A vital element of the Lean Startup framework is the minimum viable product (MVP). This is an early version of the product to show a small set of users. It is not necessary to have a perfect product, nor should the team show the MVP to mainstream customers. Rather, the idea is to quickly get a product that has basic functionality for early adopters to try out.
An early adopter is a special breed of startup customer. In The Lean Startup, author Eric Ries writes that an early adopter loves to see rough versions of a product because they need the product the most and get a thrill from being the first to try it out. They can live with a partial solution, and, according to Ries, will use their imaginations to fill in the rest. They may even be suspicious of the product if it is too polished!
The MVP is not a proof of concept or technical prototype. With an MVP, the team is not trying to determine whether the technology or design actually works. Instead, the MVP is a tool to validate assumptions. Ries writes that an MVP is the fastest way to get a build-measure-learn cycle going. An example cited in the book is Groupon, the popular “daily deals” website and app. The MVP consisted of a blog and simple PDF coupons. It wasn’t much, but it was enough to validate demand for this type of service.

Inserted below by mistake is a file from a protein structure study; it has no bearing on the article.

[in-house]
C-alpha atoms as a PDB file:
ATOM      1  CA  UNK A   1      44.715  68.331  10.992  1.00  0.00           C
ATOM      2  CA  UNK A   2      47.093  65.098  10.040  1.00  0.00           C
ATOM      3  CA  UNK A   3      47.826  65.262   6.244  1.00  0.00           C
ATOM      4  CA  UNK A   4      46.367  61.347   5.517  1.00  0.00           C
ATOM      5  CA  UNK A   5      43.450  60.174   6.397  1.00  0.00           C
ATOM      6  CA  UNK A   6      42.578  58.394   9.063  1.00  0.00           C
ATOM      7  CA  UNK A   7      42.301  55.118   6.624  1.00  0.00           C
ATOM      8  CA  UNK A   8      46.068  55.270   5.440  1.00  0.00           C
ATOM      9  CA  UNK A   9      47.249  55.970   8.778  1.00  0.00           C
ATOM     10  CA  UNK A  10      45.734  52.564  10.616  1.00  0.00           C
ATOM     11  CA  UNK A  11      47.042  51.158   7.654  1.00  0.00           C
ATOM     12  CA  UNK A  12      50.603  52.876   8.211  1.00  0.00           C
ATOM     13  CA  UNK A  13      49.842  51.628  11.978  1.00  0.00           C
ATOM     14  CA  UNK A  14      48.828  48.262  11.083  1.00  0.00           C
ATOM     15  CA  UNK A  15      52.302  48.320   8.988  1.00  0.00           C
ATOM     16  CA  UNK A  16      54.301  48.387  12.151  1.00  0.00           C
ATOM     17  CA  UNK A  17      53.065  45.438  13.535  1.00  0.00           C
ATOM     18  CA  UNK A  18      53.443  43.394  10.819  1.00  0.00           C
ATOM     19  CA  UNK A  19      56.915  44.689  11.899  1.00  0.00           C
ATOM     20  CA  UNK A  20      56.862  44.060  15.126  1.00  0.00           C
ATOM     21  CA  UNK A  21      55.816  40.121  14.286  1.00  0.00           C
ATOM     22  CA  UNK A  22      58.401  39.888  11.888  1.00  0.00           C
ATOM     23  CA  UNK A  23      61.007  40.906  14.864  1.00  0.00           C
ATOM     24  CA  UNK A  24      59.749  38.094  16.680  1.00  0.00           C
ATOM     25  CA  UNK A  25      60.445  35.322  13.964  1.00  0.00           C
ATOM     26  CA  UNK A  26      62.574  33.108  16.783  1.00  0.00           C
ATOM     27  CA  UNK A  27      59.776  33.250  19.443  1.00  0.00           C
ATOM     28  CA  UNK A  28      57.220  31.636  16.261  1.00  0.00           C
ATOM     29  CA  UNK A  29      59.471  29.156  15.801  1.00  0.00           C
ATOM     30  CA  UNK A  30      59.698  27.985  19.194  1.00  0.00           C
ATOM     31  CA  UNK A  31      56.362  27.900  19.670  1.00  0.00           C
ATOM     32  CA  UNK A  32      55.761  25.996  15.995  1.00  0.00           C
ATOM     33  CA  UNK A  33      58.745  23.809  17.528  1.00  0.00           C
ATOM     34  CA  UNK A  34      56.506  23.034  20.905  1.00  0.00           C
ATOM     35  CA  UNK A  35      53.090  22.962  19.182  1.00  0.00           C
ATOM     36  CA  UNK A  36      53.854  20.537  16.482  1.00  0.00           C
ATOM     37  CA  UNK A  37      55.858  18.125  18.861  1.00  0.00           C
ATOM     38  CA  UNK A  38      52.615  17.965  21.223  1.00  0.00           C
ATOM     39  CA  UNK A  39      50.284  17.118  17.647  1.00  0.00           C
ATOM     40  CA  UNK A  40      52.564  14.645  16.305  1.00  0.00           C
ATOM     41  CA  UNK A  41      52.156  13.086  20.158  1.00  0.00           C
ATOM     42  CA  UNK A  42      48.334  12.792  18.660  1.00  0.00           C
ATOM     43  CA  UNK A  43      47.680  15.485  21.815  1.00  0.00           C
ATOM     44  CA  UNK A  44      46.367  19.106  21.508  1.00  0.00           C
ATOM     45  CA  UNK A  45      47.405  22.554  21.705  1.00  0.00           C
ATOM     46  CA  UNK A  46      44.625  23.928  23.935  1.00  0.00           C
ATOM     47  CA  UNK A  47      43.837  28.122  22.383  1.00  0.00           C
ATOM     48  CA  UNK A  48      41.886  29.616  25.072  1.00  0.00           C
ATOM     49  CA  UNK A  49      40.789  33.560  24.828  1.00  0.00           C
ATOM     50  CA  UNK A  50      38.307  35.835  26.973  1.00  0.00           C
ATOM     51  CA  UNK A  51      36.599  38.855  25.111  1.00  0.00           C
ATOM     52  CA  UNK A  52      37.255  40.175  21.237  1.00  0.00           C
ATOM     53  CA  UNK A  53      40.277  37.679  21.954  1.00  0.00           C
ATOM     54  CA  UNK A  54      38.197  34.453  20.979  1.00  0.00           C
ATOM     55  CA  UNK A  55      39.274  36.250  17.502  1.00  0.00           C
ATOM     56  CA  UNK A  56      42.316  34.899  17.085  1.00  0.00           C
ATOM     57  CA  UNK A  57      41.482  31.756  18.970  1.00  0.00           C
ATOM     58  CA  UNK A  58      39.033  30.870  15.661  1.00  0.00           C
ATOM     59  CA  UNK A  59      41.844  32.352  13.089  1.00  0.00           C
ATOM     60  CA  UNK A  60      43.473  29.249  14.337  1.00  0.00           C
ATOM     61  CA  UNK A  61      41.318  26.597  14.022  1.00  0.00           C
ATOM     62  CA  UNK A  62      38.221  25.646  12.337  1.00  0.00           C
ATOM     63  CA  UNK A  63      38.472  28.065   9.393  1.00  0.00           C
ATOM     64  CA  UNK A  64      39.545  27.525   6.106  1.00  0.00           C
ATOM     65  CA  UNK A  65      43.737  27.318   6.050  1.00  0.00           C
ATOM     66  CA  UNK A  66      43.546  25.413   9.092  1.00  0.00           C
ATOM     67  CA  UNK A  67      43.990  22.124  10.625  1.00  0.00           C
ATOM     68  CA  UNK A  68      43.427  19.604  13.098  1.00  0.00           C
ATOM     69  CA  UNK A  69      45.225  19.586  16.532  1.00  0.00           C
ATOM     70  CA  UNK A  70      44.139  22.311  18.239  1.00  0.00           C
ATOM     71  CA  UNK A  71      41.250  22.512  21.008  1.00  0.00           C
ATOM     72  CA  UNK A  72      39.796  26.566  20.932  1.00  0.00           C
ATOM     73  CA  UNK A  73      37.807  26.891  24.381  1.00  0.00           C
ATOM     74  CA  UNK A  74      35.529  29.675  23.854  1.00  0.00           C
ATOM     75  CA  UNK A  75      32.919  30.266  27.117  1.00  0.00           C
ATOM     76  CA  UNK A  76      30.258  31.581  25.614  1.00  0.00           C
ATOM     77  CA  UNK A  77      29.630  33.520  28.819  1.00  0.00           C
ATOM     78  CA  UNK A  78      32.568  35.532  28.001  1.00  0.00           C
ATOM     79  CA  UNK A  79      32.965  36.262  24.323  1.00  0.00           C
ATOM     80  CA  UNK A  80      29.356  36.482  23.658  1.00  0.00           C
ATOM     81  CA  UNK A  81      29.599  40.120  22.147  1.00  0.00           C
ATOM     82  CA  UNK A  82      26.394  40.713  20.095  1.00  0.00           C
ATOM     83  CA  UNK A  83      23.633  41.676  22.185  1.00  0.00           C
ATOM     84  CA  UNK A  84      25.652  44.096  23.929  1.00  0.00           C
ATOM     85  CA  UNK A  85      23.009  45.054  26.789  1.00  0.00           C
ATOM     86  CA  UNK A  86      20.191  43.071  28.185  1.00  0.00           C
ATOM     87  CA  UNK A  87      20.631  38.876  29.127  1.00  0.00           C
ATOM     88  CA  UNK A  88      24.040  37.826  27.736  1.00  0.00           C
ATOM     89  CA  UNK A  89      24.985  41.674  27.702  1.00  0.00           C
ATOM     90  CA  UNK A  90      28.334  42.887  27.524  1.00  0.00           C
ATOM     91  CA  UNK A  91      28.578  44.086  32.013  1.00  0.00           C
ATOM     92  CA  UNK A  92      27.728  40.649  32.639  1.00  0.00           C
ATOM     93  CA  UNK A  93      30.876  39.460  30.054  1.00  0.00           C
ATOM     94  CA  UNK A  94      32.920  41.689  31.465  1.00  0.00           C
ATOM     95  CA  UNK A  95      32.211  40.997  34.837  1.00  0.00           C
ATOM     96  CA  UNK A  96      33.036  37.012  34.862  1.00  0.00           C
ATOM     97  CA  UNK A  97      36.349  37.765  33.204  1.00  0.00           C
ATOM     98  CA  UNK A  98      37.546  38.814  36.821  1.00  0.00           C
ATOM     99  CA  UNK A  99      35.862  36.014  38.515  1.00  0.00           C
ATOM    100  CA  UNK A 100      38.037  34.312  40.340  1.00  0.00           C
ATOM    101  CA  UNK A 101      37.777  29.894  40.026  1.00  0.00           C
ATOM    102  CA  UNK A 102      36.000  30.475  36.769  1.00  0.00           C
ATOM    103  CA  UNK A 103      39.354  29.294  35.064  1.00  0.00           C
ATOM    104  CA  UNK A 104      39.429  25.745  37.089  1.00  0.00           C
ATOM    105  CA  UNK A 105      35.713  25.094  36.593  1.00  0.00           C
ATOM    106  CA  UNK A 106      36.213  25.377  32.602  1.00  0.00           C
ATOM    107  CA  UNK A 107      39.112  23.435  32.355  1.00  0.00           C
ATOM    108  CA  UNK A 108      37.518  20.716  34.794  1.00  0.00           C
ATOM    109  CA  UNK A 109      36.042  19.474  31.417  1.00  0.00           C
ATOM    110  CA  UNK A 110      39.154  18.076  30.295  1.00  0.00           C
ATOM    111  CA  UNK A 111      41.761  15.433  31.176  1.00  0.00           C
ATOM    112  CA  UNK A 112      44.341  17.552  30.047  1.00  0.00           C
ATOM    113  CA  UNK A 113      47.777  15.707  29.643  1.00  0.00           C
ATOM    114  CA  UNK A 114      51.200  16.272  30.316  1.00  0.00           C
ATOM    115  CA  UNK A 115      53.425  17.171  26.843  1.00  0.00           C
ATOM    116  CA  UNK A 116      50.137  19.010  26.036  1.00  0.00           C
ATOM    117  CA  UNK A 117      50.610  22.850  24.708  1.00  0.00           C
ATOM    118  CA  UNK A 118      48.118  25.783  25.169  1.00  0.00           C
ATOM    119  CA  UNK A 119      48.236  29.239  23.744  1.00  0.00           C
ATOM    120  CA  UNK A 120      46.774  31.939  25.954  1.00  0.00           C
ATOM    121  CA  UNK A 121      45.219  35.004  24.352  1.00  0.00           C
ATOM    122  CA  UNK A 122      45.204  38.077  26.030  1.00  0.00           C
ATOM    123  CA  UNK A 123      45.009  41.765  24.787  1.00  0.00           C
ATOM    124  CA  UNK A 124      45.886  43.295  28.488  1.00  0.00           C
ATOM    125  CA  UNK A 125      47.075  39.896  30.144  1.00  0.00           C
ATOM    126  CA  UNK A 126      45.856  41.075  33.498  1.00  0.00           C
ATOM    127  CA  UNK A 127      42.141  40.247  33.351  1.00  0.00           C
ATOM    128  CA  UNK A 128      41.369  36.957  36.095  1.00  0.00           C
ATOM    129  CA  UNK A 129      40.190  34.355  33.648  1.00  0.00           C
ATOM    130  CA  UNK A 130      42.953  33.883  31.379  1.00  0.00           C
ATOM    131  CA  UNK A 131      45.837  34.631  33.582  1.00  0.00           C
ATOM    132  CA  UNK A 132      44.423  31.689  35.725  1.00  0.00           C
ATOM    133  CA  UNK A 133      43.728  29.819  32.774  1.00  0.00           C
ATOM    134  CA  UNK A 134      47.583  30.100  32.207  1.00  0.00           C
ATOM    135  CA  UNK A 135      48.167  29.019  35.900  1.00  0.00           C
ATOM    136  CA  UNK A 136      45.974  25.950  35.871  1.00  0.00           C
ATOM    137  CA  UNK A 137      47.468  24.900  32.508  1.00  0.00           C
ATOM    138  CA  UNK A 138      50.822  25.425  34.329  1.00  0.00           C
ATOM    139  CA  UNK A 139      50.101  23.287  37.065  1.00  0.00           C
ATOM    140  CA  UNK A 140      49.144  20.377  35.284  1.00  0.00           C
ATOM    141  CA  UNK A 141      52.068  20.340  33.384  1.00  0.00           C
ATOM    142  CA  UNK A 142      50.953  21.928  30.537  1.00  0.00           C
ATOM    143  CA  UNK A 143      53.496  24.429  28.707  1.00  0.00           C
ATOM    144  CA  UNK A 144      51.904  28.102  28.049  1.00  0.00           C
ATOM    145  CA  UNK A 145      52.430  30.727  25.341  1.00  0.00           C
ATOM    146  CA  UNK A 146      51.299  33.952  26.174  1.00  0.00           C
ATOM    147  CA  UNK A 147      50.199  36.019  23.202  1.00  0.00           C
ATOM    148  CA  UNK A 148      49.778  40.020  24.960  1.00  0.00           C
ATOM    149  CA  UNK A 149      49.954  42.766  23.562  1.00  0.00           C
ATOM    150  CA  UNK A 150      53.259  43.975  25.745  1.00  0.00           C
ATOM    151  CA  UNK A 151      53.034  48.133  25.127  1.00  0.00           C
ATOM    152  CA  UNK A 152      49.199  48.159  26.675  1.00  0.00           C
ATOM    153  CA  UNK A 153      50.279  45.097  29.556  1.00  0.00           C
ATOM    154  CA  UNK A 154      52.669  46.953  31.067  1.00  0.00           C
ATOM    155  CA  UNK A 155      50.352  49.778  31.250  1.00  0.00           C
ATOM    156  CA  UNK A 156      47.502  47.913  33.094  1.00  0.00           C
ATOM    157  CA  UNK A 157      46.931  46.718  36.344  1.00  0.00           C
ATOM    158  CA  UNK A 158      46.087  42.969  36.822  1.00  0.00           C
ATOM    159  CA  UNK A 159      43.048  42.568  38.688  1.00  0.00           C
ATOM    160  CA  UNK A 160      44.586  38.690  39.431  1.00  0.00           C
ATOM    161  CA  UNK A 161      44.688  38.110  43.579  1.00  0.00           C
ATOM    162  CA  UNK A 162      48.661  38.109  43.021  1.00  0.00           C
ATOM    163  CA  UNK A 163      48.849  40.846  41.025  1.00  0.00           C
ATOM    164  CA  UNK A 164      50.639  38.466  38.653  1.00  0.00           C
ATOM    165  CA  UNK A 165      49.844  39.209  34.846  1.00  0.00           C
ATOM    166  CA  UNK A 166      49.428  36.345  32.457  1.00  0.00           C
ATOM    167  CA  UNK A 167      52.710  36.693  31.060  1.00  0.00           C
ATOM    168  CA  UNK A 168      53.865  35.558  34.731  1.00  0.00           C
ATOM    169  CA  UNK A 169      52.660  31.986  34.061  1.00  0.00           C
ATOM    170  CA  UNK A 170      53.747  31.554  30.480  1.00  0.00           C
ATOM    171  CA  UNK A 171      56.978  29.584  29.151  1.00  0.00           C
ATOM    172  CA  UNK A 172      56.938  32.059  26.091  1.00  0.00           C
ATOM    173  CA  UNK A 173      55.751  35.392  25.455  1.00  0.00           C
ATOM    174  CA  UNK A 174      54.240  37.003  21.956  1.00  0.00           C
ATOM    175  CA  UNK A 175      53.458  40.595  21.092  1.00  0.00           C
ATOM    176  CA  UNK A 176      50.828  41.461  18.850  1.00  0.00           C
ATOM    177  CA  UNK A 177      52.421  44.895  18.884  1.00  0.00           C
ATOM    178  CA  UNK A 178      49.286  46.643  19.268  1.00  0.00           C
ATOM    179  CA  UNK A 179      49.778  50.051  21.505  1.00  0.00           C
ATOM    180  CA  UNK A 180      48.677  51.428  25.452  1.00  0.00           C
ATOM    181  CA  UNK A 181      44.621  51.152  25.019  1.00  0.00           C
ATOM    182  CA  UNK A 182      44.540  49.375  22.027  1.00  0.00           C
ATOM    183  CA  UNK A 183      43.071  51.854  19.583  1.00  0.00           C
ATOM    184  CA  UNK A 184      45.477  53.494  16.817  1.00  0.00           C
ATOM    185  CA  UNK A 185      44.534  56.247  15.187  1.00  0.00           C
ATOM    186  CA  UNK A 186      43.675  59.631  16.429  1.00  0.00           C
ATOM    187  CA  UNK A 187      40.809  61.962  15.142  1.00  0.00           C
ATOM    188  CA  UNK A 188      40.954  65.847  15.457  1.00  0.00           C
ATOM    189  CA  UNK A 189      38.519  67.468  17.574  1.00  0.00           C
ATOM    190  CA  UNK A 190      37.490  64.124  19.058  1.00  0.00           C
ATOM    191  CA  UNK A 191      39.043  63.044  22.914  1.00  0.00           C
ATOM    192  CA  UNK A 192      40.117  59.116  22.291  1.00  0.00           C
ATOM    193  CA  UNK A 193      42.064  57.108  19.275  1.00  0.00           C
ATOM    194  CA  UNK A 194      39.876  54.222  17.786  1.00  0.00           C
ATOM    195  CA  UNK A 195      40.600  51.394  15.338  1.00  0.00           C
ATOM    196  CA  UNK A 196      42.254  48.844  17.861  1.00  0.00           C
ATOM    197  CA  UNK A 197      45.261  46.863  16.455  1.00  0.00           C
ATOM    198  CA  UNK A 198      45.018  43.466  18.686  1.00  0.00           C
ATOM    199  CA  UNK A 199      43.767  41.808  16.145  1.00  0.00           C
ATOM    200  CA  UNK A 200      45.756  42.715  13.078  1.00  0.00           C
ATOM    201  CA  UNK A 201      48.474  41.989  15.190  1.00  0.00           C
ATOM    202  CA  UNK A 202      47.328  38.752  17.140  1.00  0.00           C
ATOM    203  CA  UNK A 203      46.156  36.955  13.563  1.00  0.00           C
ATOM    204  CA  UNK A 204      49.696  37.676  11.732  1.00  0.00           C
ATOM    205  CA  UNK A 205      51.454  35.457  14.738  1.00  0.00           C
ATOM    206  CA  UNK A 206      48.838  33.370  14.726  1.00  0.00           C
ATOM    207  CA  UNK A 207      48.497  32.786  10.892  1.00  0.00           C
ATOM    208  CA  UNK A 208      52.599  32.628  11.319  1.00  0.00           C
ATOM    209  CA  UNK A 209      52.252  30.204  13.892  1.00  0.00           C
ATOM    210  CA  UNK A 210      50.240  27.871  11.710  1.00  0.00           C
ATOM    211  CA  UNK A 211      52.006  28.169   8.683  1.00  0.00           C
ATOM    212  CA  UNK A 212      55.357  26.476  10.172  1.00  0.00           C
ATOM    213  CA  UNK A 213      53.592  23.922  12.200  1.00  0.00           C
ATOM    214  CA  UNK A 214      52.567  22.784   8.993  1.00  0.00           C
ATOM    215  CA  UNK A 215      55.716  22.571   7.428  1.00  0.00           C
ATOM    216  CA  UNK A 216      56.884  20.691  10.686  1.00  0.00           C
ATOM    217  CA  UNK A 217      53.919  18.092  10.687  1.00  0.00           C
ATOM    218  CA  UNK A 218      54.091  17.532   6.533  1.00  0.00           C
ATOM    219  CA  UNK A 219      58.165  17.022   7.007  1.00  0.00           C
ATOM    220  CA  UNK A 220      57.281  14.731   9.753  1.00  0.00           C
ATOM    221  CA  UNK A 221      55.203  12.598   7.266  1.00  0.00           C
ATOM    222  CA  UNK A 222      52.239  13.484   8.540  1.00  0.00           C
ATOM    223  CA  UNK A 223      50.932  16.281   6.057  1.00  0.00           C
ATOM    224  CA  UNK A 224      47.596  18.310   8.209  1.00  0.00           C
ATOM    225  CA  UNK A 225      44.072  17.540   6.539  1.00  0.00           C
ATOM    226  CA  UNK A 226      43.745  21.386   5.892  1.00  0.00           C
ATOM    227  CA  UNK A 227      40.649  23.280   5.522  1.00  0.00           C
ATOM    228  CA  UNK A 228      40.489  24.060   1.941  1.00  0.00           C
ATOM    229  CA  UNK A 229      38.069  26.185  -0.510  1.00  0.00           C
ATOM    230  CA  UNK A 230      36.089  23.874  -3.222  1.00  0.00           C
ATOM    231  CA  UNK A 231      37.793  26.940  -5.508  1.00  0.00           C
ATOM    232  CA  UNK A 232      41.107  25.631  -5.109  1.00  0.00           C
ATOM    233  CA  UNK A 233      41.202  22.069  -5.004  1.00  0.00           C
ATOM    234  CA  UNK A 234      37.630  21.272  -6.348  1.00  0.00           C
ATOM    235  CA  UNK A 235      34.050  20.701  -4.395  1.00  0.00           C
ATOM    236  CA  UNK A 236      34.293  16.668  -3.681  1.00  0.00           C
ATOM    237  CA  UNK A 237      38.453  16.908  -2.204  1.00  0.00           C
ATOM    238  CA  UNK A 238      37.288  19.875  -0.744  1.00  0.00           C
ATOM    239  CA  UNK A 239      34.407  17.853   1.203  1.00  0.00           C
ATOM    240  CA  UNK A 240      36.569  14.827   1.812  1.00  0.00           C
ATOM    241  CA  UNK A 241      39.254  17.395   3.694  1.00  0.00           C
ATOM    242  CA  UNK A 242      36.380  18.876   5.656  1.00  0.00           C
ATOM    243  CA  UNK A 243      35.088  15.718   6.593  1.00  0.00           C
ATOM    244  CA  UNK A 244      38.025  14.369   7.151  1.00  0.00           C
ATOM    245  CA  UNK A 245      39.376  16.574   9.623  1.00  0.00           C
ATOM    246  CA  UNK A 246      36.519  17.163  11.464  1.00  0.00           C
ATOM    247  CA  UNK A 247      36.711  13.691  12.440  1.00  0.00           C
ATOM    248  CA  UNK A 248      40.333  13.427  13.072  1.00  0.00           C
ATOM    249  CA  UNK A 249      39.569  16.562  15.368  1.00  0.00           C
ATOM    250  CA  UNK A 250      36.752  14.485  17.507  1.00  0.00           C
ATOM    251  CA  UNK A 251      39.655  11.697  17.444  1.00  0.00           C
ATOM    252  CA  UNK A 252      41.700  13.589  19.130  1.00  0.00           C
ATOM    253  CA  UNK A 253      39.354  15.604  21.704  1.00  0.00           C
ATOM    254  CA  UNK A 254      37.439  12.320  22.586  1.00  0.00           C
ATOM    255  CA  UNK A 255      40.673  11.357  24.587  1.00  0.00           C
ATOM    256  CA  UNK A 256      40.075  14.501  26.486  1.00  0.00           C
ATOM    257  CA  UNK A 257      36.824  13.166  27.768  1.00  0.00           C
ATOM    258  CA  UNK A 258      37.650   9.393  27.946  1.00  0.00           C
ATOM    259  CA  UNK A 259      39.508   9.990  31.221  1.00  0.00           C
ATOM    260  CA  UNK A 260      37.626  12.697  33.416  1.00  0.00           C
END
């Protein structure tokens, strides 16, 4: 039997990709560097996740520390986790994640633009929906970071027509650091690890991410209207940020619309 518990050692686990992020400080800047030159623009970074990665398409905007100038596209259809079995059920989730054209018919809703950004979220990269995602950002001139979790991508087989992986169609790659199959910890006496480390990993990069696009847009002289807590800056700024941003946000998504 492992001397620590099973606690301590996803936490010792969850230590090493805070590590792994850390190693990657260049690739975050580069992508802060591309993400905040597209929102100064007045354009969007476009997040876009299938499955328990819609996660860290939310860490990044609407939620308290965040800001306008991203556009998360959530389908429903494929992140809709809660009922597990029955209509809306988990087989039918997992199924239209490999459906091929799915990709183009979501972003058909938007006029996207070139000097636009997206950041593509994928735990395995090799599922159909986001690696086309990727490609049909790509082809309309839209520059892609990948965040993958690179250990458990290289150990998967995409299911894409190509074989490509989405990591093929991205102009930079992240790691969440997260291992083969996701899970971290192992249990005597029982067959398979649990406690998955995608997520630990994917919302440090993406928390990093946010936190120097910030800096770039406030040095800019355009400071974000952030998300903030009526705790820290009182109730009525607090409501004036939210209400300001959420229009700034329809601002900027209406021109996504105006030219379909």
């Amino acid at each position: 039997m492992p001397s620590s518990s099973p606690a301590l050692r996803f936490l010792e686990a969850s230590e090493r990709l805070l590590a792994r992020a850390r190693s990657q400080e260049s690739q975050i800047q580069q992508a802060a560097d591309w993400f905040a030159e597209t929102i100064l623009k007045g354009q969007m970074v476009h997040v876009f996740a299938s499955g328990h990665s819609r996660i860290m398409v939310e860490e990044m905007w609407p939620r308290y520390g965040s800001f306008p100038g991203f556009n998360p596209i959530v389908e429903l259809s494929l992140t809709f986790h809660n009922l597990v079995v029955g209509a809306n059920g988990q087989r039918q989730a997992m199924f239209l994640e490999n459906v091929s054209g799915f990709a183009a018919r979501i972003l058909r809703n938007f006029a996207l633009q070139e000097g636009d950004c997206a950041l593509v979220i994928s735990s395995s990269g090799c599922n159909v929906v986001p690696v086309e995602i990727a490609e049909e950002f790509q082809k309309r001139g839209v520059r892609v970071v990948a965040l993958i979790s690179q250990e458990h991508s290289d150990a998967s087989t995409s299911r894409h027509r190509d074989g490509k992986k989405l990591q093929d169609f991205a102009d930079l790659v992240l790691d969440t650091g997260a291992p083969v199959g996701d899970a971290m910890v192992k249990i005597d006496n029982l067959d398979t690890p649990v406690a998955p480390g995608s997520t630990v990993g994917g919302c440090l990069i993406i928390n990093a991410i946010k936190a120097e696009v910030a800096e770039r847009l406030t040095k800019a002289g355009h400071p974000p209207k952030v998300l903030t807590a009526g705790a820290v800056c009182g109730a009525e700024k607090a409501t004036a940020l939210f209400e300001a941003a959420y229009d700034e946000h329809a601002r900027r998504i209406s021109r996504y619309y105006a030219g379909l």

If the assumptions cannot be validated, Ries says the idea itself may need to be modified, stripped down, or radically changed as part of a pivot. This concept is celebrated in Silicon Valley, and is indeed the story of several successful products including Twitter.
What is product-market fit?
Regardless of whether the team pivots or perseveres, the overriding goal is to achieve product/market fit. Marc Andreessen, a co-creator of the Netscape Web browser and one of the top VCs in Silicon Valley, gives the following definition:
“Product/market fit means being in a good market with a product that can satisfy that market.”
It sounds so basic. Make something that customers want. Yet countless technology companies—including Ries’ own startup, IMVU—have made the fundamental mistake of building products that customers did not want. These companies may have achieved product/solution fit, in which a team creates a great product that solves some problem … but it’s not a problem that customers care about!
Taken to an extreme, a few companies will spend years trying to find customers for such products, but eventually will be forced to abandon the effort. If the market does not exist, the business will eventually fail.